VA DTI Mortgage Guidelines On Maximum Debt To Income Ratios
This ARTICLE On VA DTI Mortgage Guidelines On Maximum Debt To Income Ratios Was PUBLISHED On November 6th, 2019
VA DTI Mortgage Guidelines And Requirements On Maximum Debt To Income Ratios On VA Home Loans:
- Gustan Cho Associates are experts in VA mortgage financing
- We receive numerous phone calls every day with questions surrounding VA mortgage guidelines
- In most situations, utilizing your VA benefits will give you the best terms with buying a home
- Our brave veterans deserve a zero down payment mortgage to help their families achieve homeownership and long-term financial success
- Most lenders have mortgage LENDER OVERLAYS on their VA mortgage loans
- These lender overlays create confusion on veterans’ qualifications
- In this blog, we will detail how your debt to income ratio will be calculated for a VA loan
- We specialize in VA mortgages with higher debt to income ratios
In this article, we will cover and discuss VA DTI Mortgage Guidelines On Maximum Debt To Income Ratios.
Debt To Income Ratio Explained
Debt to income ratio on VA Home Loans:
- A lender must fully analyze your ability to repay the mortgage loan before approving your loan
- The ABILITY TO REPAY ACT was put in place on January 10, 2014
- Now lenders must verify all of the borrower’s income and liabilities
It is important to understand that there are two aspects that factor into your debt to income ratio.
VA DTI Mortgage Guidelines On Front And Back End Ratios
There is a front-end debt to income ratio and a back-end debt to income ratio. Your front-end debt to income ratio is your total mortgage (principal, interest, taxes, insurance, and any homeowner’s association dues) payment divided by your gross monthly income. The back-end debt to income ratio goes one step further, you will add your total mortgage payment (principal, interest, taxes, insurance, and any homeowner’s association dues) plus all other liabilities on your credit report divided by your gross monthly income.
VA DTI Mortgage Guidelines Versus Lender Overlays
When doing your own research on VA mortgages, you will find many lenders will tell you your max debt to income ratio is 43%.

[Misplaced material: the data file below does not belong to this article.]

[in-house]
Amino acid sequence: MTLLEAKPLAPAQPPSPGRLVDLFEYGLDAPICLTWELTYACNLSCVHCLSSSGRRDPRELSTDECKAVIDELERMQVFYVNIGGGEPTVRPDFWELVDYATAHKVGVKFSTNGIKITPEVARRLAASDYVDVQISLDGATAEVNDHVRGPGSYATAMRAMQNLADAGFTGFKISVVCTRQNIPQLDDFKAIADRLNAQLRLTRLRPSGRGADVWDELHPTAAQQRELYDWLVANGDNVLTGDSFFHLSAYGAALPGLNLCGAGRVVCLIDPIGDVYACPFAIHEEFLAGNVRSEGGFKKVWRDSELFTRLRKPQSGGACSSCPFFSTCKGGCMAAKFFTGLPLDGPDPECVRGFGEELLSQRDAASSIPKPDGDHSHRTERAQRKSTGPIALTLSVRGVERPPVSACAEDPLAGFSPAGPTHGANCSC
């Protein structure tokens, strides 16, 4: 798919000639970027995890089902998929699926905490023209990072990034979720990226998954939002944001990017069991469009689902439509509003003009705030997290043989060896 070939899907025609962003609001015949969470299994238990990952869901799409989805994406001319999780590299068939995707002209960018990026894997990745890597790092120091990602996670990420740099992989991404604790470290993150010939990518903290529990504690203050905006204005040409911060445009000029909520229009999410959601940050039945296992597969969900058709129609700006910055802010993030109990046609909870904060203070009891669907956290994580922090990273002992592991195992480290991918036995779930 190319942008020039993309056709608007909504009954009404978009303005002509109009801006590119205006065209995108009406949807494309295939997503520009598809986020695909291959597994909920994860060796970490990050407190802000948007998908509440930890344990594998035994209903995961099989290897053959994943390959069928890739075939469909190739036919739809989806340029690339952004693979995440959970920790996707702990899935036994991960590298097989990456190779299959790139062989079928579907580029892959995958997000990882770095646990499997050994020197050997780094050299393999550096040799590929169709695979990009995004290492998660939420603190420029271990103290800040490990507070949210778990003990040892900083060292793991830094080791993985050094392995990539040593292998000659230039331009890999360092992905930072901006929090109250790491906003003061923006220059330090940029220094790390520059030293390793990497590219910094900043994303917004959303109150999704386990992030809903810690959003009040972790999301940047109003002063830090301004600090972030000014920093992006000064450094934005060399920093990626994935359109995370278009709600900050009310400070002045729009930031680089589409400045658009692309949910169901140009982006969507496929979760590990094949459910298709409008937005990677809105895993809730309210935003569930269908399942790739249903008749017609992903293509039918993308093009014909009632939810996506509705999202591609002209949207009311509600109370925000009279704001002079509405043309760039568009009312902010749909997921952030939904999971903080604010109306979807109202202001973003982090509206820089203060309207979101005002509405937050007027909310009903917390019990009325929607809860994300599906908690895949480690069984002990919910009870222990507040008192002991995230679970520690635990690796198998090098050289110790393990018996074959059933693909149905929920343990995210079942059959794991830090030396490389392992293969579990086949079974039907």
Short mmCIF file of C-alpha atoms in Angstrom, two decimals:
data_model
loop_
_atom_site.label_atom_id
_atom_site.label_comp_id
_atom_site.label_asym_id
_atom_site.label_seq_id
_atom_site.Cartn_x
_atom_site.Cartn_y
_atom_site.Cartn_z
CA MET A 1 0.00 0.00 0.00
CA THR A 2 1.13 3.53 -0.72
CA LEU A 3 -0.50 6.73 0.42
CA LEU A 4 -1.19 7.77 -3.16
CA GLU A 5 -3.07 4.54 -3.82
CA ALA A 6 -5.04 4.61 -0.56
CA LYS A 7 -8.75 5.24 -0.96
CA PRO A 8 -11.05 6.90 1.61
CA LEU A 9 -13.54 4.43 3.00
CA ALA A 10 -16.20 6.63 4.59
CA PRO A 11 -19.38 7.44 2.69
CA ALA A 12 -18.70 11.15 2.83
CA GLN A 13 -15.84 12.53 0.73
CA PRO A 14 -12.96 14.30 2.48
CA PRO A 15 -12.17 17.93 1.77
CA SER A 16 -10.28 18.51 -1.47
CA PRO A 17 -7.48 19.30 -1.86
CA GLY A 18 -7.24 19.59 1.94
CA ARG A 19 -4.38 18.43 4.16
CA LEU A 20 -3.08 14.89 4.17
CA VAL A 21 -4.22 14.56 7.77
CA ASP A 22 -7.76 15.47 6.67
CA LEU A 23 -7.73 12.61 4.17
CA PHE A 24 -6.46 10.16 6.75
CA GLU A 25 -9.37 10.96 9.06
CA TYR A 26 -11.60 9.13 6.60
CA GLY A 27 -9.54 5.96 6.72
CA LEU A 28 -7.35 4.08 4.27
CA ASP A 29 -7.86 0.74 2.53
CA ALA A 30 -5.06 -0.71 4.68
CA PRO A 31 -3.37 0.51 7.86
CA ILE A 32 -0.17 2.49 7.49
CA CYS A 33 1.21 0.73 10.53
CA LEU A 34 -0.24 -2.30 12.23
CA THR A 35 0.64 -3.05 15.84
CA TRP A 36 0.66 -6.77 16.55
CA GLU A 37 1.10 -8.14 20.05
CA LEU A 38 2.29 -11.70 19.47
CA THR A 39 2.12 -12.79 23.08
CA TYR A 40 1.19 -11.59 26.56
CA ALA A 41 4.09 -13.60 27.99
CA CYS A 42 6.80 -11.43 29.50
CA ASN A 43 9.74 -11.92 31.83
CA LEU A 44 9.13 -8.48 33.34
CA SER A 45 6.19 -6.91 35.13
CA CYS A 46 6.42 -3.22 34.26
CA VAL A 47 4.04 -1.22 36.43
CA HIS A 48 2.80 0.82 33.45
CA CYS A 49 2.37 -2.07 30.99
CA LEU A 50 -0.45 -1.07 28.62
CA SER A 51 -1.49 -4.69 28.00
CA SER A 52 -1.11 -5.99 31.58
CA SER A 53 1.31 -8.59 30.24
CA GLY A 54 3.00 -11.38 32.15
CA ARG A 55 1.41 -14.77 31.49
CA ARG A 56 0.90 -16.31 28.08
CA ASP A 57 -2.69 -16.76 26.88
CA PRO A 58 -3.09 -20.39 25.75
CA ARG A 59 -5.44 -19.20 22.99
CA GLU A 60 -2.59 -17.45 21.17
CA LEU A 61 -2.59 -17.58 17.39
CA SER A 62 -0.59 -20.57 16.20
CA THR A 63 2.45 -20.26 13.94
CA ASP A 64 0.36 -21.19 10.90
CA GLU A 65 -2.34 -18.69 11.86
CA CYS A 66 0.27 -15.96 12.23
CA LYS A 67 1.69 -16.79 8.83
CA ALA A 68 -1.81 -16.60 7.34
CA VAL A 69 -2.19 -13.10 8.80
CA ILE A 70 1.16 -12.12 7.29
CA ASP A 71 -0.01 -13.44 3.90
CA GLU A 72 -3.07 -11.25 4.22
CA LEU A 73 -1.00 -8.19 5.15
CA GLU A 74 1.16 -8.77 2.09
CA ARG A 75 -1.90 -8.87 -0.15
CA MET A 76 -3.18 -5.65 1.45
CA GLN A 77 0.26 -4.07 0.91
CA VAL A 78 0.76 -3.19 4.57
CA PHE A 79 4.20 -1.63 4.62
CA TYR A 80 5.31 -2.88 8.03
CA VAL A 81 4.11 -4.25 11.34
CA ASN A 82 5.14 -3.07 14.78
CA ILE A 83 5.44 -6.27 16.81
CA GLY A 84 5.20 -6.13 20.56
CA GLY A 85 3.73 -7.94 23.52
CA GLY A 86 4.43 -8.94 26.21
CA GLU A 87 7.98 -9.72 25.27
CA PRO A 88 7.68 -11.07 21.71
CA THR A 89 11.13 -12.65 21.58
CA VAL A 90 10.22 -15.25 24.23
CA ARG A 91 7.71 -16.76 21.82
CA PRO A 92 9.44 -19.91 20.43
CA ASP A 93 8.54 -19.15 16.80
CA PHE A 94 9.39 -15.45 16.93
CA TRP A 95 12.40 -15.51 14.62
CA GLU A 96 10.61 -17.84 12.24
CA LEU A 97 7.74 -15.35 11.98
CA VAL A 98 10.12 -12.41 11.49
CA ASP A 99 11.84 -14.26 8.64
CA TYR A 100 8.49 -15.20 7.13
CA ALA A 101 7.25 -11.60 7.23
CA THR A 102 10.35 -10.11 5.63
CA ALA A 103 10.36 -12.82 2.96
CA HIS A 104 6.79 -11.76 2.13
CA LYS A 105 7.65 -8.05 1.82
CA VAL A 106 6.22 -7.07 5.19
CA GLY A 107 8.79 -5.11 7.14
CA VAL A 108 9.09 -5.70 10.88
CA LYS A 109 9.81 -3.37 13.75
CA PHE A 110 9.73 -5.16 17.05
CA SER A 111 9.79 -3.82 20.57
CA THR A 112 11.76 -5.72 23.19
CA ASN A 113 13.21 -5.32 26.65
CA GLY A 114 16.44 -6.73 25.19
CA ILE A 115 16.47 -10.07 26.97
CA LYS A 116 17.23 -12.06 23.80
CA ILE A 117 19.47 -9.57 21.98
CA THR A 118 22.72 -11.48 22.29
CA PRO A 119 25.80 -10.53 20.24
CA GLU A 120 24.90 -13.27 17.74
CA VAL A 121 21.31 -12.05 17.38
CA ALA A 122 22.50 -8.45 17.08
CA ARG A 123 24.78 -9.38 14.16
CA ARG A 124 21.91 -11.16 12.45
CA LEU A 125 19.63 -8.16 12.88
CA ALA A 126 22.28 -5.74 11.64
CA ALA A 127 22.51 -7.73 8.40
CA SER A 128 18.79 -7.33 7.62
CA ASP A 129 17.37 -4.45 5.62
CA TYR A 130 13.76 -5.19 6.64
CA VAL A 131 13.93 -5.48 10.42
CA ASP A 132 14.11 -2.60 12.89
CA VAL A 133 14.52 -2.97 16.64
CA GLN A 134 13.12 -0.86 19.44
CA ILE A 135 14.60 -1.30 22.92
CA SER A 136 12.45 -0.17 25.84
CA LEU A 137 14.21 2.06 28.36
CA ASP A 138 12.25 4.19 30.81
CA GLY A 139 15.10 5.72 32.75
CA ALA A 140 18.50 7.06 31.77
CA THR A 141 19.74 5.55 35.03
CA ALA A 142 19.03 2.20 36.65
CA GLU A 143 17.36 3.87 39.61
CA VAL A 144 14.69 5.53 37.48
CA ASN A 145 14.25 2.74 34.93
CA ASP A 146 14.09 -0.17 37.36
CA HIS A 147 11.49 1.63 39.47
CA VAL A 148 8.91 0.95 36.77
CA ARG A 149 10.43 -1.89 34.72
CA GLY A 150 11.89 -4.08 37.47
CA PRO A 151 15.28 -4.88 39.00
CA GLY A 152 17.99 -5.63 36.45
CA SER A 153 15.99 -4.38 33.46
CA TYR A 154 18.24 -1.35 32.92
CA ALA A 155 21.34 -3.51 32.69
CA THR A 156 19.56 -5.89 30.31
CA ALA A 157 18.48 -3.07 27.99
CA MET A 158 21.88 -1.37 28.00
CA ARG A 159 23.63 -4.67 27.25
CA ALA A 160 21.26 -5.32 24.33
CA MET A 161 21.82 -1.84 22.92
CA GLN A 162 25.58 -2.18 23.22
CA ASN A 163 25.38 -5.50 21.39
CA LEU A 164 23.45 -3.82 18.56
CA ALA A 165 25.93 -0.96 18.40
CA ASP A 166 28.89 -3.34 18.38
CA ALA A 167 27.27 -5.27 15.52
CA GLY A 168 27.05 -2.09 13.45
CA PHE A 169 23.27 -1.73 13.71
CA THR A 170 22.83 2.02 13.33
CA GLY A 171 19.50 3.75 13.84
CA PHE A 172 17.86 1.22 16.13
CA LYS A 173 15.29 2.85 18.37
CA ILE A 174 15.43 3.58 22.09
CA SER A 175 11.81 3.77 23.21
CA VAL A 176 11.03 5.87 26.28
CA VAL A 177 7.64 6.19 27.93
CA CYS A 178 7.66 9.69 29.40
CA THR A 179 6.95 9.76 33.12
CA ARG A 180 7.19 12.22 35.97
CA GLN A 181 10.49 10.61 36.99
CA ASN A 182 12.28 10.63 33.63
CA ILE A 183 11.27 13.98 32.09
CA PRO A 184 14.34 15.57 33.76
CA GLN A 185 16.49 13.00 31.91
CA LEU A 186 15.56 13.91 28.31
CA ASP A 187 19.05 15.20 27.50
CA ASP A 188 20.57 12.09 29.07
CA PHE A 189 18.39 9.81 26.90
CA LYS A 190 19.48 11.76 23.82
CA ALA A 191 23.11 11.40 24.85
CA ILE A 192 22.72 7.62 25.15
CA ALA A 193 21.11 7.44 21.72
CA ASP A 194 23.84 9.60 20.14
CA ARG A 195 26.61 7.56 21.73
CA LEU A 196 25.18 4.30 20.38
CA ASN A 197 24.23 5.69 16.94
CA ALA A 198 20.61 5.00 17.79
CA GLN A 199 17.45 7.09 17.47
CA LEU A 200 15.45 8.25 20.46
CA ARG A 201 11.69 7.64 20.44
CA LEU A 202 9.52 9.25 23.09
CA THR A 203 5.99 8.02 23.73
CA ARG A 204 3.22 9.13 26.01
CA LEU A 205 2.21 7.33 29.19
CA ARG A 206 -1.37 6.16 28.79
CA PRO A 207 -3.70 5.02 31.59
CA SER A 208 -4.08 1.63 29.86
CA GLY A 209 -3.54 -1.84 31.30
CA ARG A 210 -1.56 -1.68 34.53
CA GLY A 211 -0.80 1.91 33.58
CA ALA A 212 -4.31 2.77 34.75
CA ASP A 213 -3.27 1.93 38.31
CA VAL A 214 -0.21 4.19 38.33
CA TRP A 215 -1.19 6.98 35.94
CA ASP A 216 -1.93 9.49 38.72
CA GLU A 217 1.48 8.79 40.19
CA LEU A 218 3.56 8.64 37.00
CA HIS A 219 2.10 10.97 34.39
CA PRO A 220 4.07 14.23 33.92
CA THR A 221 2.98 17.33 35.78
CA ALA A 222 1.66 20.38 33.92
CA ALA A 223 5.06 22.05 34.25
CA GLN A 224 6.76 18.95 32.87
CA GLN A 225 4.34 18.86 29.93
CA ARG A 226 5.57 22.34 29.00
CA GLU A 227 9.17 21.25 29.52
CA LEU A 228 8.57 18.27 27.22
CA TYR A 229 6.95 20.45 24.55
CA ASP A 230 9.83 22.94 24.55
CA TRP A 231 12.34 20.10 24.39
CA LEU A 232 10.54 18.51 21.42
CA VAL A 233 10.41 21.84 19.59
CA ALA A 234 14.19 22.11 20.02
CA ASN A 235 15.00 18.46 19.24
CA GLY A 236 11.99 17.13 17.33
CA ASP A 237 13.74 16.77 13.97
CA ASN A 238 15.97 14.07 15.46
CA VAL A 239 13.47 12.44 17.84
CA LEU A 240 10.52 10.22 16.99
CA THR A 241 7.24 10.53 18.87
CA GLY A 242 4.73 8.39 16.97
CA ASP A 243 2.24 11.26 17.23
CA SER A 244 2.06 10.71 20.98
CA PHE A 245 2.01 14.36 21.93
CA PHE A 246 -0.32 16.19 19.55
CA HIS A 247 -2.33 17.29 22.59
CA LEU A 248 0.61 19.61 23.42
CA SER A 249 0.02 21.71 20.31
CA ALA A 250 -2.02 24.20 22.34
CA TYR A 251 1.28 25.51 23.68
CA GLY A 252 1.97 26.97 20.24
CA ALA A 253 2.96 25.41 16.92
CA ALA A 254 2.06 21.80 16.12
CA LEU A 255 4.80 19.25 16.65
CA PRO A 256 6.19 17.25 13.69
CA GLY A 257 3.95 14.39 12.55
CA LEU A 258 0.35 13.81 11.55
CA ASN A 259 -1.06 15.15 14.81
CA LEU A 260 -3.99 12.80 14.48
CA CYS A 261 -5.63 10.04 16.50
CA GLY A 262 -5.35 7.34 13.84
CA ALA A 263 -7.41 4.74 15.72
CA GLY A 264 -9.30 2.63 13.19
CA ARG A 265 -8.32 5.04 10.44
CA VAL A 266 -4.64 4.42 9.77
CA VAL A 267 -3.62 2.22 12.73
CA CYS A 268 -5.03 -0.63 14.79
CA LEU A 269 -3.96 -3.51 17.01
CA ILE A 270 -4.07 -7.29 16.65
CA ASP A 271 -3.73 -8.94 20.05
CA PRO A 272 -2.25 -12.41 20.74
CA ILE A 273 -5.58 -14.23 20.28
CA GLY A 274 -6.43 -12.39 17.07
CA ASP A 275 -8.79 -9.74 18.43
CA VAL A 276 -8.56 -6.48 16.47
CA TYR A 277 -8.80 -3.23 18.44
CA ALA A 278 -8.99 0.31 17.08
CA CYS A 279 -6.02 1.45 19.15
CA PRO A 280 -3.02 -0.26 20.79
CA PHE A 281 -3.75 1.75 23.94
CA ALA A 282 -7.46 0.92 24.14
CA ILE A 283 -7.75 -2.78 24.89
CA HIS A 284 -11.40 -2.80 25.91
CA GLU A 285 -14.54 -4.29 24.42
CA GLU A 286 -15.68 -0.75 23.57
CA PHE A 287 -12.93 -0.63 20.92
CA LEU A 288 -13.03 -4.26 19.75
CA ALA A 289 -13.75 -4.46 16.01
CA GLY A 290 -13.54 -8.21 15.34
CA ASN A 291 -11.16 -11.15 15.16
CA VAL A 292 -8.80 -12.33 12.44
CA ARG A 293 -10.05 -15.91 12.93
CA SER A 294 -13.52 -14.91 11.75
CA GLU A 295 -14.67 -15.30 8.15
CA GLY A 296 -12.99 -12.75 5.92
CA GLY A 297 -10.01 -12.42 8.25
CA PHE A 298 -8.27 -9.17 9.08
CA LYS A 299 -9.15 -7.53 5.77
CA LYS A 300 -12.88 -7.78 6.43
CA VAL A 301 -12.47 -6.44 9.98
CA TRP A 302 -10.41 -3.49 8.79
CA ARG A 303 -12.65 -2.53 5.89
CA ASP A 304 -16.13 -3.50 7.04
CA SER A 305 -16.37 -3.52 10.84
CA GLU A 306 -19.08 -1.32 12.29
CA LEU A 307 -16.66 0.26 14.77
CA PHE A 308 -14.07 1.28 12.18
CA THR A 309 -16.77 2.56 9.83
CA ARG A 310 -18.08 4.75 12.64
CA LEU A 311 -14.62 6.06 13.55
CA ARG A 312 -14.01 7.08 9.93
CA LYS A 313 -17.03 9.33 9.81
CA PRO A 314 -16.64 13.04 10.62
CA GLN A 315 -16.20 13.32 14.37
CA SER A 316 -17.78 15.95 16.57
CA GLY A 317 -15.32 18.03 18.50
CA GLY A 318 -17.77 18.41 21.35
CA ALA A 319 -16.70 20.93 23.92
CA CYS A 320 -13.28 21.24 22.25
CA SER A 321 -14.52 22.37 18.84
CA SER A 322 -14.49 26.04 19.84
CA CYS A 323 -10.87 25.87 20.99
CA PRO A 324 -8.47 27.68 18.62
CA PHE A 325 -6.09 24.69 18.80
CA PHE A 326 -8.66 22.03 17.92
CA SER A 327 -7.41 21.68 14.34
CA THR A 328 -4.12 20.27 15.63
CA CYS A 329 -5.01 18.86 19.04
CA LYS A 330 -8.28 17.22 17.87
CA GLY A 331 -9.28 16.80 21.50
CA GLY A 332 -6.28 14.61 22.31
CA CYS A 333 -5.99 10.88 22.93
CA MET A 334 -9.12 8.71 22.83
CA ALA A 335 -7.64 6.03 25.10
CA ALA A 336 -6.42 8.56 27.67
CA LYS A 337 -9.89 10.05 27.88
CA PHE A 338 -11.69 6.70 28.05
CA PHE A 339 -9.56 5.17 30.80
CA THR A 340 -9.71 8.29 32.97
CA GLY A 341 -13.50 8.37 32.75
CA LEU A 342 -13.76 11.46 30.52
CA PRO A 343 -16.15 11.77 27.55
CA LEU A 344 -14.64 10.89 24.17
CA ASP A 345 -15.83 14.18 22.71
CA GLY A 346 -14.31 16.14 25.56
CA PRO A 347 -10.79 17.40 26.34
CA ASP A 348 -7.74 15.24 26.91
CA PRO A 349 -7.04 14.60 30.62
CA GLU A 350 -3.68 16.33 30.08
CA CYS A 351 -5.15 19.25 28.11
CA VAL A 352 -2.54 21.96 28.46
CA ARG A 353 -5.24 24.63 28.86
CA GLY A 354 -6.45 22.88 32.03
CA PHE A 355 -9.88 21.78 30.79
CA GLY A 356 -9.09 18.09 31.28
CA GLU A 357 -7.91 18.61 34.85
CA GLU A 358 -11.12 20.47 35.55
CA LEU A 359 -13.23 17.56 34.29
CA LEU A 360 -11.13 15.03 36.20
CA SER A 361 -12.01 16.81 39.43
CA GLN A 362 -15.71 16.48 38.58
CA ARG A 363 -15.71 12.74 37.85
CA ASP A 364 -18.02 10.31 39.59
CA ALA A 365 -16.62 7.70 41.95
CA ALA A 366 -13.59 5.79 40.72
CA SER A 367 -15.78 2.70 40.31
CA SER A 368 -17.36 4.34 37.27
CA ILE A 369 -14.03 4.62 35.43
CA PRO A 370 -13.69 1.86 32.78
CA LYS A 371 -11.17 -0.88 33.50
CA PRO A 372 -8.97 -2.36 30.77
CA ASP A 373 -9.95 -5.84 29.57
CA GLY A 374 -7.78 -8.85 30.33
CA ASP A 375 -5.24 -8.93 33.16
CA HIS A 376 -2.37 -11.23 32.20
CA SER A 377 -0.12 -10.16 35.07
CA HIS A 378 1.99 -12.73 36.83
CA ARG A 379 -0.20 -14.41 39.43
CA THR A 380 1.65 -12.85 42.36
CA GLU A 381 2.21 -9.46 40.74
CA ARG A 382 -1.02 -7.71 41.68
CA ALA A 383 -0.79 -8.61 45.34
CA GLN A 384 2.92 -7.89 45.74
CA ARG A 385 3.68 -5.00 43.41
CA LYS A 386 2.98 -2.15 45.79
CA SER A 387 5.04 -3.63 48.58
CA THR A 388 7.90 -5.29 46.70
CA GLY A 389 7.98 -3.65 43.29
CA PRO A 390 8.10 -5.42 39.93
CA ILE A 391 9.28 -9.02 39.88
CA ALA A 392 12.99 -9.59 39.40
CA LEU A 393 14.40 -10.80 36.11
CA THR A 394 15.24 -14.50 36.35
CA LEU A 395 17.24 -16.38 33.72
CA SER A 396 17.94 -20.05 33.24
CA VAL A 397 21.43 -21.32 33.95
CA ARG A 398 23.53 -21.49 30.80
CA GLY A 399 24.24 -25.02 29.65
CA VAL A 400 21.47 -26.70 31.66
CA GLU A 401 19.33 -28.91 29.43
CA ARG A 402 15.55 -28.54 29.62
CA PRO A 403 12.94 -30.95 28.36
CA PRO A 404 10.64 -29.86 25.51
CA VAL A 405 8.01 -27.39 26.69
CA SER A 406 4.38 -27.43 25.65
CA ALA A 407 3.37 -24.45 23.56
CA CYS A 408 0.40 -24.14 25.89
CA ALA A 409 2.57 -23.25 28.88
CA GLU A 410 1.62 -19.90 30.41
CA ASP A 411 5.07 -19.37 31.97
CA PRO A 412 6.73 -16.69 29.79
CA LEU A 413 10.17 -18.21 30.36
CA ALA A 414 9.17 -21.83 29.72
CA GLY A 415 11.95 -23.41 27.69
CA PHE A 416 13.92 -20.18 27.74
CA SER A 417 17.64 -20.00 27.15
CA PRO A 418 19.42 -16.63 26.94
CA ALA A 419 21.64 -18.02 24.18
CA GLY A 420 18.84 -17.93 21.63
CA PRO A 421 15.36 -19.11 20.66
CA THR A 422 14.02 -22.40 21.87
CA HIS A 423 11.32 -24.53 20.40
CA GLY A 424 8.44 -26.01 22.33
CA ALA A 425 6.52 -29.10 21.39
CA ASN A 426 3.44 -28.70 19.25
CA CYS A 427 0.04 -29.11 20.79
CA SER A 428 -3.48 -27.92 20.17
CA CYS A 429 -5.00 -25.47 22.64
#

- However, this is not the case with Loan Cabin, 43% debt to income cap is a common lender overlay
- According to the U.S. Department of Housing and Urban Development (HUD) who oversees VA loans, there is no max that income ratio requirement
- A Veteran must pass the RESIDUAL INCOME requirements for your specific region and family size
- Assuming you passed the residual income threshold, we have seen the VA mortgage is get approved with back end debt to income ratios of 65%
- We do not recommend stretching your ratios as far as you can
- We want to make sure you have a comfortable monthly payment for you and your family
- Just because you may qualify for the payment does not mean it fits your budget
All homeowners, especially first-time homeowners, should be prepared for PAYMENT SHOCK.
How Is Qualified Income Calculated By Mortgage Underwriters
How is income calculated for a VA mortgage?
When computing income for a VA mortgage, there are certain things that must be taken into account.
- The lender will use your total gross income
- This can be easy to calculate if you are an hourly or salary employee but can be much more difficult if you have variable income such as commissions or are self-employed
Please review this blog on HOW INCOME IS CALCULATED for mortgage lending.
VA Student Loan Guidelines
Student loan debt and VA mortgages:
- If you have student loan debt, this will be factored into your overall debt to income ratio
- If your student loans are currently in repayment, the lender must use payment on the credit report
- If your loans are in deferment, the VA has a strict policy on how to calculate that payment
- As long as the student loans are deferred for 12 months or longer from the closing date (FUNDING date for refinances), your monthly payment will be calculated using the following equation
Case Scenario On How Mortgage Underwriters Calculate Student Loan Debt
Here is a case scenario:
- Principal balance of student loans * 5% / 12 months = monthly payment counted against your DTI ratio
- A veteran has two separate student loans
- Student loan #1 is for $25,000 and the payments start in 6 months
- Student loan #2 is for $20,000 and that is deferred for 18 months
- Student loan #1 – $25,000 * 5% = $1,250, $1,250 / 12 months = $104.17
- Student loan #1 will have a $104,17 payment counted against your debt to income ratio
- Why would I not you know it’s perfect is exactly what I want
Student loan #2 – Since this student loan is deferred for more than 12 months after our closing date, a $0 payment will be counted against your debt to income ratio.
Qualifying For VA Loans With High DTI
If you are still reading this article, chances are you have read some contradicting information surrounding VA mortgages. This is simply because the majority of lenders have additional lender overlays on their VA mortgage loans. We have seen the debt to income ratios as high as 65% still get approved for a VA mortgage financing. Please remember, a veteran must pass their residual income thresholds no matter what their debt to income ratio may be. For any clarification on VA mortgage guidelines, please call Mike Gracz on 630-659-7644 to shoot a detailed email to firstname.lastname@example.org. We are available seven days a week and even on holidays. We look forward to helping you with your mortgage financing.